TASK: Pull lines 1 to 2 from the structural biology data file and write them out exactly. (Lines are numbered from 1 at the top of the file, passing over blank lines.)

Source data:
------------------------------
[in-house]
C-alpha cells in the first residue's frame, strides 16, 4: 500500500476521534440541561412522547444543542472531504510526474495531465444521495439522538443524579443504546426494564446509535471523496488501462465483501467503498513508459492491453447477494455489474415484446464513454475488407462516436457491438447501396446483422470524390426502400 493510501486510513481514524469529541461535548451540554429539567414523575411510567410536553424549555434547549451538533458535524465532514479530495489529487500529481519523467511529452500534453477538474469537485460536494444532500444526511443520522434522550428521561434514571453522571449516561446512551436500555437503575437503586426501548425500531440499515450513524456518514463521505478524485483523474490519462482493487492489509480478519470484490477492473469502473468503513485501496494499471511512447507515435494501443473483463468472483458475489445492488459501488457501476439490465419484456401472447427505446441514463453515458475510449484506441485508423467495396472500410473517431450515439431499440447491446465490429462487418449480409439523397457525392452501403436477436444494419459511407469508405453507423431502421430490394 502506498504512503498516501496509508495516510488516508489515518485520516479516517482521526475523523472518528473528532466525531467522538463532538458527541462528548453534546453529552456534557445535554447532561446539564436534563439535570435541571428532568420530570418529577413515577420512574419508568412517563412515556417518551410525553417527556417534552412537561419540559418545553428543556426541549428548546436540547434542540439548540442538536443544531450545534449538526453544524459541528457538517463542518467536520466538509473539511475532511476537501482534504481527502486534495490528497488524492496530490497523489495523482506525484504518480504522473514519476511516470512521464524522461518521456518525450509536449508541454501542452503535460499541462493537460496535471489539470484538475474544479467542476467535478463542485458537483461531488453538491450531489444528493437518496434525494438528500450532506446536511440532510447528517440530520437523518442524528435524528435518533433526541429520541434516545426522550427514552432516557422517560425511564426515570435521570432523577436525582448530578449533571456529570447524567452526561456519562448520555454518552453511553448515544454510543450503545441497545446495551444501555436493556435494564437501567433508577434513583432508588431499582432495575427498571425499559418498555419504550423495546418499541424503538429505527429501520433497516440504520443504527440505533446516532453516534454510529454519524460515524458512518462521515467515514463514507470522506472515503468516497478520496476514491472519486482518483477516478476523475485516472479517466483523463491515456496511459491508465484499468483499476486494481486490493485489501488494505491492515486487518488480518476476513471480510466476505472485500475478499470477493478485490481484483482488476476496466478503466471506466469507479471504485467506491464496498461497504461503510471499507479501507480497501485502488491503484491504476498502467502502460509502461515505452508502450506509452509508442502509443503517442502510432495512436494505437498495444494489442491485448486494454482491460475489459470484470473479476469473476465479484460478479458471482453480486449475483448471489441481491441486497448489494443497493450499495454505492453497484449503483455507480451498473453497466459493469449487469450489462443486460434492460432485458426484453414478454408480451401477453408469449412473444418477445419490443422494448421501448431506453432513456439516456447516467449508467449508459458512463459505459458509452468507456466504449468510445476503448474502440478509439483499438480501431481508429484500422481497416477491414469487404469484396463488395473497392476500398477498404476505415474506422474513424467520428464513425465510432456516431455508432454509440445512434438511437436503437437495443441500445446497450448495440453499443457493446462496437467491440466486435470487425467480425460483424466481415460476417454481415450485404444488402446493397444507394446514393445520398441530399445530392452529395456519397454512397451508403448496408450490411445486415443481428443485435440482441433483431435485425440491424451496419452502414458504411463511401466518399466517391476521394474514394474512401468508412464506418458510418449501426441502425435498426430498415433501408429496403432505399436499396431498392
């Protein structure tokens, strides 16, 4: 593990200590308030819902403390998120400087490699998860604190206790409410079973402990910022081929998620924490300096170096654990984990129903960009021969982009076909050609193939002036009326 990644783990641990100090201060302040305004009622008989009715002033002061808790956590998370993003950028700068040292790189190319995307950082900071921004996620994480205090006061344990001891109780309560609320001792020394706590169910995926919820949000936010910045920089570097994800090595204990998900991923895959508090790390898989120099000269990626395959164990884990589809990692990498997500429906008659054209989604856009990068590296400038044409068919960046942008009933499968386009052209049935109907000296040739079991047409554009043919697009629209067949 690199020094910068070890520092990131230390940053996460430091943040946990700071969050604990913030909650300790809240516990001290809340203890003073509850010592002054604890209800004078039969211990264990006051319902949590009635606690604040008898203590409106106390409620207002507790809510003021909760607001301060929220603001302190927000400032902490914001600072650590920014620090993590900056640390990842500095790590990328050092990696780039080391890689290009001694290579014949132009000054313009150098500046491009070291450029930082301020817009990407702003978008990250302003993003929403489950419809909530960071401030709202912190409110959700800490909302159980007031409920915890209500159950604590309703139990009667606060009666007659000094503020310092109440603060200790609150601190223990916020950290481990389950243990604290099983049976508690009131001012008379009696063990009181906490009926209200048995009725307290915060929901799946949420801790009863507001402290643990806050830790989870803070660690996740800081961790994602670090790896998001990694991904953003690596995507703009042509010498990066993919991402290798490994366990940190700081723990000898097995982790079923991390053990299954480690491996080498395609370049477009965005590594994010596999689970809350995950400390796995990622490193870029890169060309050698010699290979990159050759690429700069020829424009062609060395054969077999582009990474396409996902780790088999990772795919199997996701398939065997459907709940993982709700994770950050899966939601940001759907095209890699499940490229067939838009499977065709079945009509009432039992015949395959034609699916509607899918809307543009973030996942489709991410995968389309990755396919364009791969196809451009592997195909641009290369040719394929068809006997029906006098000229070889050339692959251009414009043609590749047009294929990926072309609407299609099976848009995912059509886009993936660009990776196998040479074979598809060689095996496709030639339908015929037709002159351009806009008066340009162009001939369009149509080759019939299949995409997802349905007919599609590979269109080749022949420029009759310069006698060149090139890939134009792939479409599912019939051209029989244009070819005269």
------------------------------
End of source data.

[in-house]
C-alpha cells in the first residue's frame, strides 16, 4: 500500500476521534440541561412522547444543542472531504510526474495531465444521495439522538443524579443504546426494564446509535471523496488501462465483501467503498513508459492491453447477494455489474415484446464513454475488407462516436457491438447501396446483422470524390426502400 493510501486510513481514524469529541461535548451540554429539567414523575411510567410536553424549555434547549451538533458535524465532514479530495489529487500529481519523467511529452500534453477538474469537485460536494444532500444526511443520522434522550428521561434514571453522571449516561446512551436500555437503575437503586426501548425500531440499515450513524456518514463521505478524485483523474490519462482493487492489509480478519470484490477492473469502473468503513485501496494499471511512447507515435494501443473483463468472483458475489445492488459501488457501476439490465419484456401472447427505446441514463453515458475510449484506441485508423467495396472500410473517431450515439431499440447491446465490429462487418449480409439523397457525392452501403436477436444494419459511407469508405453507423431502421430490394 502506498504512503498516501496509508495516510488516508489515518485520516479516517482521526475523523472518528473528532466525531467522538463532538458527541462528548453534546453529552456534557445535554447532561446539564436534563439535570435541571428532568420530570418529577413515577420512574419508568412517563412515556417518551410525553417527556417534552412537561419540559418545553428543556426541549428548546436540547434542540439548540442538536443544531450545534449538526453544524459541528457538517463542518467536520466538509473539511475532511476537501482534504481527502486534495490528497488524492496530490497523489495523482506525484504518480504522473514519476511516470512521464524522461518521456518525450509536449508541454501542452503535460499541462493537460496535471489539470484538475474544479467542476467535478463542485458537483461531488453538491450531489444528493437518496434525494438528500450532506446536511440532510447528517440530520437523518442524528435524528435518533433526541429520541434516545426522550427514552432516557422517560425511564426515570435521570432523577436525582448530578449533571456529570447524567452526561456519562448520555454518552453511553448515544454510543450503545441497545446495551444501555436493556435494564437501567433508577434513583432508588431499582432495575427498571425499559418498555419504550423495546418499541424503538429505527429501520433497516440504520443504527440505533446516532453516534454510529454519524460515524458512518462521515467515514463514507470522506472515503468516497478520496476514491472519486482518483477516478476523475485516472479517466483523463491515456496511459491508465484499468483499476486494481486490493485489501488494505491492515486487518488480518476476513471480510466476505472485500475478499470477493478485490481484483482488476476496466478503466471506466469507479471504485467506491464496498461497504461503510471499507479501507480497501485502488491503484491504476498502467502502460509502461515505452508502450506509452509508442502509443503517442502510432495512436494505437498495444494489442491485448486494454482491460475489459470484470473479476469473476465479484460478479458471482453480486449475483448471489441481491441486497448489494443497493450499495454505492453497484449503483455507480451498473453497466459493469449487469450489462443486460434492460432485458426484453414478454408480451401477453408469449412473444418477445419490443422494448421501448431506453432513456439516456447516467449508467449508459458512463459505459458509452468507456466504449468510445476503448474502440478509439483499438480501431481508429484500422481497416477491414469487404469484396463488395473497392476500398477498404476505415474506422474513424467520428464513425465510432456516431455508432454509440445512434438511437436503437437495443441500445446497450448495440453499443457493446462496437467491440466486435470487425467480425460483424466481415460476417454481415450485404444488402446493397444507394446514393445520398441530399445530392452529395456519397454512397451508403448496408450490411445486415443481428443485435440482441433483431435485425440491424451496419452502414458504411463511401466518399466517391476521394474514394474512401468508412464506418458510418449501426441502425435498426430498415433501408429496403432505399436499396431498392